The rand led gains among emerging- market currencies after a report showed South Africa’s economy expanded at a faster pace in the final three months of last year, beating analysts’ estimates.
South Africa’s currency advanced for a fourth day, climbing as much as 0.9 percent to 8.7801 per dollar, its highest level since Feb. 15. It traded 0.5 percent stronger at 8.8204 by 3:10 p.m. in Johannesburg, the best performance out of more than 20 peers tracked by Bloomberg. Yields on benchmark 10.5 percent bonds due December 2026 rose two basis points, or 0.02 percentage point, to 7.23 percent.
Gross domestic product rose an annualized 2.1 percent, from 1.2 percent in the third quarter, Statistics South Africa said in a report released today in Pretoria, the capital. The median estimate of 20 economists in a Bloomberg survey was 1.7 percent. Growth for the full year slowed to 2.5 percent in 2012, from 3.5 percent a year earlier.
“Things aren’t necessarily as bad as the market expected,” Mohammed Nalla, the head of strategic research at Nedbank Group Ltd. (NED) in Johannesburg, said by phone. “The market had priced in a much more bearish number.”
In January, the Reserve Bank cut its forecast for economic growth this year to 2.6 percent from 2.9 percent. That compares with an estimated expansion of 2.5 percent last year and 3.5 percent in 2011. GDP needs to grow at an average 7 percent a year through 2020 to cut the jobless rate to 14 percent, according to government estimates.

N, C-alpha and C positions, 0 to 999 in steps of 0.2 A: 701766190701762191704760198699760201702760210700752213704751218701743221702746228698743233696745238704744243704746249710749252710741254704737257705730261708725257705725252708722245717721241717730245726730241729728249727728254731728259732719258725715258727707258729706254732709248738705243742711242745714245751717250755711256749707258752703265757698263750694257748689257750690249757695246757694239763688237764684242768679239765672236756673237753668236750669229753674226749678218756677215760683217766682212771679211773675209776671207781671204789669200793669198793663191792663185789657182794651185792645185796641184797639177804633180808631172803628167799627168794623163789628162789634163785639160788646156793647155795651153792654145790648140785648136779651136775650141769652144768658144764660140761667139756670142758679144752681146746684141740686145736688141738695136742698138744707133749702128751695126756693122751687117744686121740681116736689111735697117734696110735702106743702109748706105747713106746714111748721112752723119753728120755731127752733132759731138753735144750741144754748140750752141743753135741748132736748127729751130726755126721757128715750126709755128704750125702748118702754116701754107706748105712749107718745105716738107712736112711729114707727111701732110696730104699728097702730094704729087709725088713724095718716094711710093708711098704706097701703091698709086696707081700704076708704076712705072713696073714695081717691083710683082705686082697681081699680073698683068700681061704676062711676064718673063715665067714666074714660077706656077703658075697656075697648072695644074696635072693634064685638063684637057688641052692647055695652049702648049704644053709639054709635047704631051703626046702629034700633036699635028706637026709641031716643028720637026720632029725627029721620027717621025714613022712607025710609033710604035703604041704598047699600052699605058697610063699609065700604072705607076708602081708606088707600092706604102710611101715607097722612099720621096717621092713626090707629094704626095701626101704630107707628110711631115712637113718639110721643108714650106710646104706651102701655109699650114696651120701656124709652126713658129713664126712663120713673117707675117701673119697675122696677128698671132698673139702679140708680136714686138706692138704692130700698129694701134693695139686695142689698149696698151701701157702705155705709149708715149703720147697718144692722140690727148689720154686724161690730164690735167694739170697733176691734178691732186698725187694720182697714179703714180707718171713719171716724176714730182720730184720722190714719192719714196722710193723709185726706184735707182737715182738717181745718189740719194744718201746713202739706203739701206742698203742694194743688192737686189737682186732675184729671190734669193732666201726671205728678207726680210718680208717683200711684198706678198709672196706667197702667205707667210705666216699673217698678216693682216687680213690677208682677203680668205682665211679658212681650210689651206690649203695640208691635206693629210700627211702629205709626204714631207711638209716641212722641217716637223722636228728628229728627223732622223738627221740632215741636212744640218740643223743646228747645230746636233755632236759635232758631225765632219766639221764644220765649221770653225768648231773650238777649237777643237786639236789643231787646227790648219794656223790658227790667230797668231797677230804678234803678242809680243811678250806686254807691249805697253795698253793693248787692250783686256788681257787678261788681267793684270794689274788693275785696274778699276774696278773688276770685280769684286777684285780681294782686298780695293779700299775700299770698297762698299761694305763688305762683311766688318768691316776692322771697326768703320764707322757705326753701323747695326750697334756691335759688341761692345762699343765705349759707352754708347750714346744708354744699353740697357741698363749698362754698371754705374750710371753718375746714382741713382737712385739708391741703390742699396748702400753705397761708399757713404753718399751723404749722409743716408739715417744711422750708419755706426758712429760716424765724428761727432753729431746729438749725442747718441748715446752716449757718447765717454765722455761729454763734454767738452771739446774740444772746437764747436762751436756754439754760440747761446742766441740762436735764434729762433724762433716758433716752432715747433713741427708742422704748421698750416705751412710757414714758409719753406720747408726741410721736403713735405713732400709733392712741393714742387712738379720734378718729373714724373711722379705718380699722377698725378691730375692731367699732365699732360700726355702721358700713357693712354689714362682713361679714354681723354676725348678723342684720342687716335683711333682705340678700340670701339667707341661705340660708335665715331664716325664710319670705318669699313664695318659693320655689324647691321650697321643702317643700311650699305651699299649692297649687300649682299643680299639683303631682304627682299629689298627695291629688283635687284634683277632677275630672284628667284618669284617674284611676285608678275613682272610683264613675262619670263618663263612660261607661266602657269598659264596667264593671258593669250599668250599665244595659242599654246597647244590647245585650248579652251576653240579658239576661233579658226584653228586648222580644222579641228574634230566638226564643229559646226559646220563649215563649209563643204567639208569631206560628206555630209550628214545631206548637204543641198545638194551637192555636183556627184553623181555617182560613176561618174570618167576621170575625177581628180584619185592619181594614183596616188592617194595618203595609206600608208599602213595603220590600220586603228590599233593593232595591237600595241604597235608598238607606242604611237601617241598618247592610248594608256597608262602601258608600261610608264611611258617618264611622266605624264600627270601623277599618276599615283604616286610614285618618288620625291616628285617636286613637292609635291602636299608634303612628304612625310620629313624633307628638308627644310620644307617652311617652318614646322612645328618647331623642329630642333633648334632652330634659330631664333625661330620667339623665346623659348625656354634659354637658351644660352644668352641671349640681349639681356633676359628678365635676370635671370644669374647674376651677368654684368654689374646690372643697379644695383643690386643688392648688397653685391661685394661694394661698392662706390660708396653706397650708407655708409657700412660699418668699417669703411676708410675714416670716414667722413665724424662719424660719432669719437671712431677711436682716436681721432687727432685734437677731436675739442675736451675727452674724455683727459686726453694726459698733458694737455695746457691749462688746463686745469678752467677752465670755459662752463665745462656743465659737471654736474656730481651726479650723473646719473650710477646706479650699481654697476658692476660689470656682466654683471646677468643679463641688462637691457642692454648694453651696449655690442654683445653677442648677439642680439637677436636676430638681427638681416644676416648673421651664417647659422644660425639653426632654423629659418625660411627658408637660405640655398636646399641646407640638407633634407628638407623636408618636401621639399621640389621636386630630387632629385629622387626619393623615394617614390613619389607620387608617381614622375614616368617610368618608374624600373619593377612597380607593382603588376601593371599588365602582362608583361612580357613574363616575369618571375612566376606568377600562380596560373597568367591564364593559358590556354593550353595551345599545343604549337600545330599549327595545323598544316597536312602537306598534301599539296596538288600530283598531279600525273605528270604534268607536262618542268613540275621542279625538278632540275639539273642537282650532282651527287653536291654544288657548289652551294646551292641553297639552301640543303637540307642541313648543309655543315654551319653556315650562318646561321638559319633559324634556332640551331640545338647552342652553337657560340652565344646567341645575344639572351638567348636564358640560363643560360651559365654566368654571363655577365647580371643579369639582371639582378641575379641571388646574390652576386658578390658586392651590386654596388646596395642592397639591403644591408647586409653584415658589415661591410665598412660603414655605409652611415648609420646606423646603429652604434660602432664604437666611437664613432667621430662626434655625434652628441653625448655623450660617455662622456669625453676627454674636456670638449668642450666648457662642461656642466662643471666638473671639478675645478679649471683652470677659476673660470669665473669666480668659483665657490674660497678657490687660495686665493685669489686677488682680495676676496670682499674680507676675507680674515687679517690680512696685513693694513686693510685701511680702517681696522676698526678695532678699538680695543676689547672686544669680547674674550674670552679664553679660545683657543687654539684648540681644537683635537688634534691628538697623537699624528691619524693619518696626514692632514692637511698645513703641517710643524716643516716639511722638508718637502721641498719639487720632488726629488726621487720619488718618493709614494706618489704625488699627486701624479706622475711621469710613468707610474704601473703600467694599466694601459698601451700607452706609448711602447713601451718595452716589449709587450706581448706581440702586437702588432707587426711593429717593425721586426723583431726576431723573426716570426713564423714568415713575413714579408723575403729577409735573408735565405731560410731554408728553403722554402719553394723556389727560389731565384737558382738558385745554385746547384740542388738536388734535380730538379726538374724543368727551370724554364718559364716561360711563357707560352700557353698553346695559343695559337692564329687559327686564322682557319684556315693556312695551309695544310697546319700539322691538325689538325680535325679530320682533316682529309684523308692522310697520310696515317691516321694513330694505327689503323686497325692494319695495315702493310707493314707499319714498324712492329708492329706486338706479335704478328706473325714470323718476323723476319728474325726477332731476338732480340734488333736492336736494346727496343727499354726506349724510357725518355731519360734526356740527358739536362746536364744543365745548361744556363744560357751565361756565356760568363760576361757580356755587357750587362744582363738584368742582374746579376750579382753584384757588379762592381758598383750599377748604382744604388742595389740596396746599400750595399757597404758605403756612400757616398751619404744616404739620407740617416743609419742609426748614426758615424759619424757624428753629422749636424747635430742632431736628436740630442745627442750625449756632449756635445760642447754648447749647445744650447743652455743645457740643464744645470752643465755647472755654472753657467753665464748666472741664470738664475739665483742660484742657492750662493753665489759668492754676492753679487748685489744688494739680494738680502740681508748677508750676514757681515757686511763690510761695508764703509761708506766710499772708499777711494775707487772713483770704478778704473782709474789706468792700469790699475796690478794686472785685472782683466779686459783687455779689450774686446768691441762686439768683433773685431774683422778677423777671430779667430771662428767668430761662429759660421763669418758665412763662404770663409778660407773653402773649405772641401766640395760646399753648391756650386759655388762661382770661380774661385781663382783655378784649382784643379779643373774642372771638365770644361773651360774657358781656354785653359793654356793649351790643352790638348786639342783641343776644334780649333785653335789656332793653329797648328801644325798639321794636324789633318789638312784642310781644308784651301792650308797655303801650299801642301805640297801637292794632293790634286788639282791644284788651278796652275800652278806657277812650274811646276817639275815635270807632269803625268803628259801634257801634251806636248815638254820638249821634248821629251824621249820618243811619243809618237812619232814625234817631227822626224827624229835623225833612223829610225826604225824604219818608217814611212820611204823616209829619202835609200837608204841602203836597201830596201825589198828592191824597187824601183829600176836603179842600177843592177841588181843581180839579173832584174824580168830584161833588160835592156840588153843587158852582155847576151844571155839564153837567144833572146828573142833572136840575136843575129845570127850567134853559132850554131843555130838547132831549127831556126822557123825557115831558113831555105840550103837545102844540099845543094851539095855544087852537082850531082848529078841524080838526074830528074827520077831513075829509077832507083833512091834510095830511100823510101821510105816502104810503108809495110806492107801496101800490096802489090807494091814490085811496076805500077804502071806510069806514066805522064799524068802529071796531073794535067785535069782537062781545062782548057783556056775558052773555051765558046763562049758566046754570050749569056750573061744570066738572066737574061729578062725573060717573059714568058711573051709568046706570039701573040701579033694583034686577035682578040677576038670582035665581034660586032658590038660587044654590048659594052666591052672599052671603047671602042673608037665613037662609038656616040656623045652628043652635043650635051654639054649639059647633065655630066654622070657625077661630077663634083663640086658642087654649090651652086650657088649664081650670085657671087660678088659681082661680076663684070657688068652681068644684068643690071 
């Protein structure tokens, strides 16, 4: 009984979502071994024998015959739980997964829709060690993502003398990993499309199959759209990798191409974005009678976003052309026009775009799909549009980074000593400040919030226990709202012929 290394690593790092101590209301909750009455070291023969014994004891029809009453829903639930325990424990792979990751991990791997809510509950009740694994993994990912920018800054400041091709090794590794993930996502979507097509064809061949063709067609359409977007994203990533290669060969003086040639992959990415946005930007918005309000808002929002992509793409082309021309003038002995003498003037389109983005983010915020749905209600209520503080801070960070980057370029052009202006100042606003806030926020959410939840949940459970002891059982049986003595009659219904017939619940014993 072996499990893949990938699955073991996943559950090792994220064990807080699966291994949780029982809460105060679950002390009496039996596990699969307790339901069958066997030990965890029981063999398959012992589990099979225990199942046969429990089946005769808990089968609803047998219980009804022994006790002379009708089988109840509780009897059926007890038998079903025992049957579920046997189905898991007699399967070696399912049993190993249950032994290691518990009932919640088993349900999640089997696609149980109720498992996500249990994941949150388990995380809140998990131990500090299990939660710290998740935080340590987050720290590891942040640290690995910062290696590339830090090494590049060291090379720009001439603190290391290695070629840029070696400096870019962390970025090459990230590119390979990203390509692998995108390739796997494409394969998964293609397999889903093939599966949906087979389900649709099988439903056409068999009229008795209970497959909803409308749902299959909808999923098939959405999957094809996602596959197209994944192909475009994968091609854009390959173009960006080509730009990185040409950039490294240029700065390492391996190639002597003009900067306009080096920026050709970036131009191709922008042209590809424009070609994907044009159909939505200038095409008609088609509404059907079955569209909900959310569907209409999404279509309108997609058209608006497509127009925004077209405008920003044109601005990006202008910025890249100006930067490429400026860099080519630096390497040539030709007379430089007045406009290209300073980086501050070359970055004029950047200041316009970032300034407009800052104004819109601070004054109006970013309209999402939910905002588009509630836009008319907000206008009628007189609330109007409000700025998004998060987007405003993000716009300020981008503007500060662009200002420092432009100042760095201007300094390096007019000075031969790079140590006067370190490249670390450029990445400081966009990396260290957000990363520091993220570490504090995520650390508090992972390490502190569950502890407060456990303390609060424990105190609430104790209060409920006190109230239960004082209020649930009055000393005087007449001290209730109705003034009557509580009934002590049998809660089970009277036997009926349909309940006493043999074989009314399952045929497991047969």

The Reserve Bank has kept the benchmark repurchase rate at 5 percent since a surprise reduction in July, concerned that a weaker rand and higher wages will push inflation above the 3 percent to 6 percent target band. Lower borrowing costs would reduce the rand’s yield advantage over the dollar.
“A cut in rates in the first quarter remains outside of our baseline,” Peter Attard Montalto, a London-based strategist at Nomura Holdings Inc., said in e-mailed comments. “While today’s print can reinforce some of the short-run rand strength, we remain more genitive into mid-year” as labor disputes continue to plague the mining industry, he added.
South Africa’s currency is the most undervalued out of 34 global currencies and is set for a rebound to 7.80 per dollar by year-end even as the economy faces headwinds, according to HSBC Holdings Plc. The rand is “one of the most attractive currencies” after depreciating 14 percent in the past year, Murat Toprak, the London-based head of emerging-markets currency strategy at HSBC, said in a phone interview yesterday.
“The rand is more or less fairly valued according to our models,” Nalla at Nedbank said. Still, “people are beginning to realize that the rand is not just a one-way bet”, he said.
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